Interstellar travel is manned or unmanned travel between stars. It is made problematic at present by the immense distances involved (see interstellar distances), which are orders of magnitude greater than those of interplanetary travel, and by the limited propulsion technologies that are available.
Although it is increasingly hard to imagine a future in which human beings do not eventually journey to the stars, unless our species destroys itself first, it is also difficult to see how such a mission could be undertaken within the next century or so. Manned exploration, for the foreseeable future, will be concentrated on the Moon, Mars, and, beyond that, possibly the large moons of the outer planets. Robotic interstellar missions, on the other hand, may well become practicable over the next few decades.
Already several spacecraft from Earth are heading, slowly, toward the stars (see interstellar probes), although they will be defunct long before they arrive anywhere near the vicinity of any extrasolar planetary systems. These early pioneers will rapidly be overtaken by a new generation of star probes based on advanced technology, including artificial intelligence and high-speed propulsion systems. One of the most detailed designs for a purpose-built interstellar spacecraft is Project Daedalus.
Intergalactic travel poses all the difficulties of interstellar travel multiplied a millionfold – the factor by which the typical distances between neighboring galaxies exceed those between stars in the neighborhood of the Sun. If intergalactic travel is ever to be achieved, it will require the development of relativistic starships that can accelerate to well over 99% of the speed of light (see relativistic effects) or, alternatively, some method of bypassing normal space-time altogether.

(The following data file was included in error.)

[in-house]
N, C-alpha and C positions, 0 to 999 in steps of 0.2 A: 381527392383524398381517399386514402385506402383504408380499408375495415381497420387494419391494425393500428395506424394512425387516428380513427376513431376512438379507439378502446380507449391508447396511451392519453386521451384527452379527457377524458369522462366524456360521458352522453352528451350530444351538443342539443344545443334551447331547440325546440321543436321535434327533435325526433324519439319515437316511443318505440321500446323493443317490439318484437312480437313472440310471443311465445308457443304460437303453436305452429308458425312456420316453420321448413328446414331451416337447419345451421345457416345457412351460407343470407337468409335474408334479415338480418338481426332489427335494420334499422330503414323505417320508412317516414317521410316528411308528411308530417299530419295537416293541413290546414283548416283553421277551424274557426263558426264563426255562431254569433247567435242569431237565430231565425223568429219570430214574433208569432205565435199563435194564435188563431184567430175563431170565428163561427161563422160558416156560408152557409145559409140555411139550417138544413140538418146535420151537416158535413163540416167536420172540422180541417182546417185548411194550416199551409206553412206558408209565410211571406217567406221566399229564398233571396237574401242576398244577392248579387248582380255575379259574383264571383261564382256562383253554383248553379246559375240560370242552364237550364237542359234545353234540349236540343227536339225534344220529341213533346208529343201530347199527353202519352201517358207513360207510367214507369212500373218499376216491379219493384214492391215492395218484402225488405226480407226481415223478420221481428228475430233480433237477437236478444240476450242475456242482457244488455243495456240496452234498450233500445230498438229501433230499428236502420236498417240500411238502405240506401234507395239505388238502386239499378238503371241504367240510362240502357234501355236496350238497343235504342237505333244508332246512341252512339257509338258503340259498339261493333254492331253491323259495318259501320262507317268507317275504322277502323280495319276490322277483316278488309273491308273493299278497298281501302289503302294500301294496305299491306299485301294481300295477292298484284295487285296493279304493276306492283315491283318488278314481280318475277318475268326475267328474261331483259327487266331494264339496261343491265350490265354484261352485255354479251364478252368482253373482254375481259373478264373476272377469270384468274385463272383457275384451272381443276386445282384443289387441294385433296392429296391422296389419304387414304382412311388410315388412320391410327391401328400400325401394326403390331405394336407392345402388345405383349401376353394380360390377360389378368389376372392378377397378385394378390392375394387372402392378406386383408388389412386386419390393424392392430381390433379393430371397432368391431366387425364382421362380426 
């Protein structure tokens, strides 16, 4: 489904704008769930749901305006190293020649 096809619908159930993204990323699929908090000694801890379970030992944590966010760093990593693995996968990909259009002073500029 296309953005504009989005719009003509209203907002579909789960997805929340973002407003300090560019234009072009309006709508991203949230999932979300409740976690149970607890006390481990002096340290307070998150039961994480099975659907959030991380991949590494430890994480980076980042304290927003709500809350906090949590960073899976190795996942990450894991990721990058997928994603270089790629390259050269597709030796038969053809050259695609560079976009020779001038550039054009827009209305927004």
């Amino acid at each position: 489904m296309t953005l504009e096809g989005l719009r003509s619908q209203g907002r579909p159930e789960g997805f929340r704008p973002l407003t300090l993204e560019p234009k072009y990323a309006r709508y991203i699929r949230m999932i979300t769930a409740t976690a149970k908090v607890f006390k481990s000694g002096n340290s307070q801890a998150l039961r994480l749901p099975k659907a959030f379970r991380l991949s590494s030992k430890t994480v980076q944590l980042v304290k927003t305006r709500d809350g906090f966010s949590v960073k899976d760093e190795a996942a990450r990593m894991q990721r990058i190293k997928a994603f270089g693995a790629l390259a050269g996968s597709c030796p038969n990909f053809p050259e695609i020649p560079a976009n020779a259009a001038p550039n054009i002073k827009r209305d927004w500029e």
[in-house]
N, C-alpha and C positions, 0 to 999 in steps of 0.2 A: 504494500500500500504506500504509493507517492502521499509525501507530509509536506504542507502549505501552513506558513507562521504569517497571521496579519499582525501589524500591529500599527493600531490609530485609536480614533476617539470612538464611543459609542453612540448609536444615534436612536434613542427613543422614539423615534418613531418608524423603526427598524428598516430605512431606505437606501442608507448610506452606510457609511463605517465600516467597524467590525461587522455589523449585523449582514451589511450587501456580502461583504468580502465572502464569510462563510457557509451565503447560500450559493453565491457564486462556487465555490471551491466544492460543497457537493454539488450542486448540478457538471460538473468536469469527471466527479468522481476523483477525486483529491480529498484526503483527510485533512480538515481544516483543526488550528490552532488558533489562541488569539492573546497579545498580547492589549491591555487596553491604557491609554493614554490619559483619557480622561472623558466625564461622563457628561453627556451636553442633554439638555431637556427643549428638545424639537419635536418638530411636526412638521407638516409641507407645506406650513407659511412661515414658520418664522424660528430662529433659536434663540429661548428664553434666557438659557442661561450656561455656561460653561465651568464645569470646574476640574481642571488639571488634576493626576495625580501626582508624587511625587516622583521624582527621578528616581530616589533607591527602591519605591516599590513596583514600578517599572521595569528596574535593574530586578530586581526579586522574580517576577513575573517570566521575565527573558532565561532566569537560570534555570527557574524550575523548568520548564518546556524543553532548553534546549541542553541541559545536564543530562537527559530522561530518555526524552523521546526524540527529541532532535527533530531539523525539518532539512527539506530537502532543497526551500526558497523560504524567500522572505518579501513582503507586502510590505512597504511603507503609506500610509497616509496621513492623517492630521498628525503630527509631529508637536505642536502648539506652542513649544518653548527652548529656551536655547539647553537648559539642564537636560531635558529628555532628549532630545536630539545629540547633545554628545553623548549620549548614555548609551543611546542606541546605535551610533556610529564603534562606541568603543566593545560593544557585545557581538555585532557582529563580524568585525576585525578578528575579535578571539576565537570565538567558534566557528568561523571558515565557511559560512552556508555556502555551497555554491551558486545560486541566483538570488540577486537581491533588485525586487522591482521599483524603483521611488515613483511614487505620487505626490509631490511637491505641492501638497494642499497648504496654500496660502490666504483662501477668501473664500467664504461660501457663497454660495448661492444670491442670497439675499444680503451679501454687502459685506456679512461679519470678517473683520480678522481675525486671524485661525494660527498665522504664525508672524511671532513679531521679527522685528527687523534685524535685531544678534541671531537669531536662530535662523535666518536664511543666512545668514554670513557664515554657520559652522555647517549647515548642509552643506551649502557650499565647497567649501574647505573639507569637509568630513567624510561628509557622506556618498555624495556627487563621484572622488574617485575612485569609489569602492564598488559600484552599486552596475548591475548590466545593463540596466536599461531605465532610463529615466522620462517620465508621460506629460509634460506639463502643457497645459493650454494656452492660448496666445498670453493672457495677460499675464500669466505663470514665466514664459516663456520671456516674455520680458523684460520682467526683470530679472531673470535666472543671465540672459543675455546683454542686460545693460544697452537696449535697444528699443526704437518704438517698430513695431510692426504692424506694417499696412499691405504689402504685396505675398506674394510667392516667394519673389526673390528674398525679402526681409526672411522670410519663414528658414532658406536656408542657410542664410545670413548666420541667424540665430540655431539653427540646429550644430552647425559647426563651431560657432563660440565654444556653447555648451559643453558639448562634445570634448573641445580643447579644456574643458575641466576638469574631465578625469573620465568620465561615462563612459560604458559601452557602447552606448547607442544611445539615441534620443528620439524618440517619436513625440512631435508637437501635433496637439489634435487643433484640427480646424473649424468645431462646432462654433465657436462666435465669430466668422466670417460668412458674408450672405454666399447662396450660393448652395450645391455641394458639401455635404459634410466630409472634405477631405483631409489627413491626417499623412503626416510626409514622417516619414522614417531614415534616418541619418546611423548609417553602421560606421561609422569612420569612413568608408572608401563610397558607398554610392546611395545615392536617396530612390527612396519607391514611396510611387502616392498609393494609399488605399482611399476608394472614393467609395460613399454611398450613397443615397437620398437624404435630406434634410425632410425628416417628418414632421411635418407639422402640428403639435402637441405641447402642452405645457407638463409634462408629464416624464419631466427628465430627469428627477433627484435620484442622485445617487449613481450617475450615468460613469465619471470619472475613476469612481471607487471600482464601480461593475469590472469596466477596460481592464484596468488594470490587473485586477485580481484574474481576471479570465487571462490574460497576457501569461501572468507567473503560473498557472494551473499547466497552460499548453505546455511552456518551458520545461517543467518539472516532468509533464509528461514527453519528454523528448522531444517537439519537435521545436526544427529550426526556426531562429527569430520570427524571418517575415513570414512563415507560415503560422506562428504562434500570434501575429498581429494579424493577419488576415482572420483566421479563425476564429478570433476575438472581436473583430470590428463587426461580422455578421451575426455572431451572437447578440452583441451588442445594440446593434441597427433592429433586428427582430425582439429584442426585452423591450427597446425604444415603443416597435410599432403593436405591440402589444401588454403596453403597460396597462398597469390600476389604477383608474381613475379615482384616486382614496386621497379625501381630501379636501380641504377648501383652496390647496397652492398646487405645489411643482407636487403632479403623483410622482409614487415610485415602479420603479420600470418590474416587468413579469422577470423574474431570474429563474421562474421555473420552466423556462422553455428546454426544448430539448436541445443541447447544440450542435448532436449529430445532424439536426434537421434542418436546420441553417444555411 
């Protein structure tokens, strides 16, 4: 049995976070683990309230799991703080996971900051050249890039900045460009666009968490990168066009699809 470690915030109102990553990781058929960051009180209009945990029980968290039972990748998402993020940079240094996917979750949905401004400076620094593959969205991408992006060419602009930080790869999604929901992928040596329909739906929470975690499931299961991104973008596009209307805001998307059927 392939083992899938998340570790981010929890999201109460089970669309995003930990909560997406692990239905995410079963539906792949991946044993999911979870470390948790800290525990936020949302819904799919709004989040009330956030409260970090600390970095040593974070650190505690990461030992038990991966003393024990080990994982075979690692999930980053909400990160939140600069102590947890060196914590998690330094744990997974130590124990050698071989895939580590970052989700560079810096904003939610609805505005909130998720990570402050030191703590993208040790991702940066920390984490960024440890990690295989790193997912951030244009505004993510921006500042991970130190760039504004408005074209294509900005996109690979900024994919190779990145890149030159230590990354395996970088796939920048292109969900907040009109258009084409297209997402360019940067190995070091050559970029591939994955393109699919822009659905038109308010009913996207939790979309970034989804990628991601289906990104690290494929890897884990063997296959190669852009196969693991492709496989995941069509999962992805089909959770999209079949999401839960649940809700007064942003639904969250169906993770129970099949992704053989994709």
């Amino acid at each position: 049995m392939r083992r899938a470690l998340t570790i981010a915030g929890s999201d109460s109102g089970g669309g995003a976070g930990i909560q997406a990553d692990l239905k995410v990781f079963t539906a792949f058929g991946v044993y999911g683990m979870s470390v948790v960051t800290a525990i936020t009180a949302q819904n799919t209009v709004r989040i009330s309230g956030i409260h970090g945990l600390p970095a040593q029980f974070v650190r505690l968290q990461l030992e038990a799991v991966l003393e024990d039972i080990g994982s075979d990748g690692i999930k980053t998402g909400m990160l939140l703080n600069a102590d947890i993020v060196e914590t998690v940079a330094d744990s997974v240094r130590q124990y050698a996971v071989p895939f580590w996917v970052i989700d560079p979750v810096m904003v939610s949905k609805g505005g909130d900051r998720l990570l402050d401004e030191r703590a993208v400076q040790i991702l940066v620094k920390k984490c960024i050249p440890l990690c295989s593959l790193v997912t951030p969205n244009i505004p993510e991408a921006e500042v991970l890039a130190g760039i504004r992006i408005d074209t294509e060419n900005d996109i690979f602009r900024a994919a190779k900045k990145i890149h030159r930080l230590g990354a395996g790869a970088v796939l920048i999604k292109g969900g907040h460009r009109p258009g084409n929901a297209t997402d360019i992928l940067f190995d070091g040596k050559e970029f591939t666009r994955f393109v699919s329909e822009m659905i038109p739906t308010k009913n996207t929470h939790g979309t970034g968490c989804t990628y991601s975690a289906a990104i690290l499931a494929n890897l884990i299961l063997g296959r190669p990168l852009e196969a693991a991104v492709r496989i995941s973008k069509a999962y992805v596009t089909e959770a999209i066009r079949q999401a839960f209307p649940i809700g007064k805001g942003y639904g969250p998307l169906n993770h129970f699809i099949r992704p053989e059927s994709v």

1. Crawford, I. A. "Interstellar Travel: A Review for Astronomers," Quarterly Journal of the Royal Astronomical Society, 31, 377 (1990).
2. Forward, Robert, L., "Feasibility of Interstellar Travel: A Review," Journal of the British Interplanetary Society, 39, 379-384, 1986.
Abstract: Interstellar travel is difficult, but not impossible. This review paper discusses the relative feasibility of a number of different technologies that will allow travel to the stars. It gives examples of one-way and rendezvous unmanned interstellar probe vehicles that can return data on the number and nature of the planets around the target system within less than 50 years after launch. These initial exploration probe missions will be followed by manned or robotic exploration and colonisation missions. These can range from relatively feasible long slow missions using "world ships" propelled by existing nuclear pulse or nuclear electric technologies and carrying self-producing human crews, to high risk, high speed missions using beamed power, antimatter, or interstellar ramjet technology. For the nearer stellar system, speeds of 0.1 to 0.3 the speed of light will suffice to explore the 17 nearest stellar systems with 25 visible stars and hundreds of planets in trip times comparable to a human lifetime. Some emergent high energy density technologies that are under development for other purposes, such as laser and electron beam imploded fusion and solar powered lasers and masers, show promise of providing us with propulsion technologies that will make rapid interstellar travel feasible within the foreseeable future.
3. Strong, James G. Flight to the Stars: An Inquiry into the Feasibility of Interstellar Flight. N.Y.: Hart Publ. Co (1965).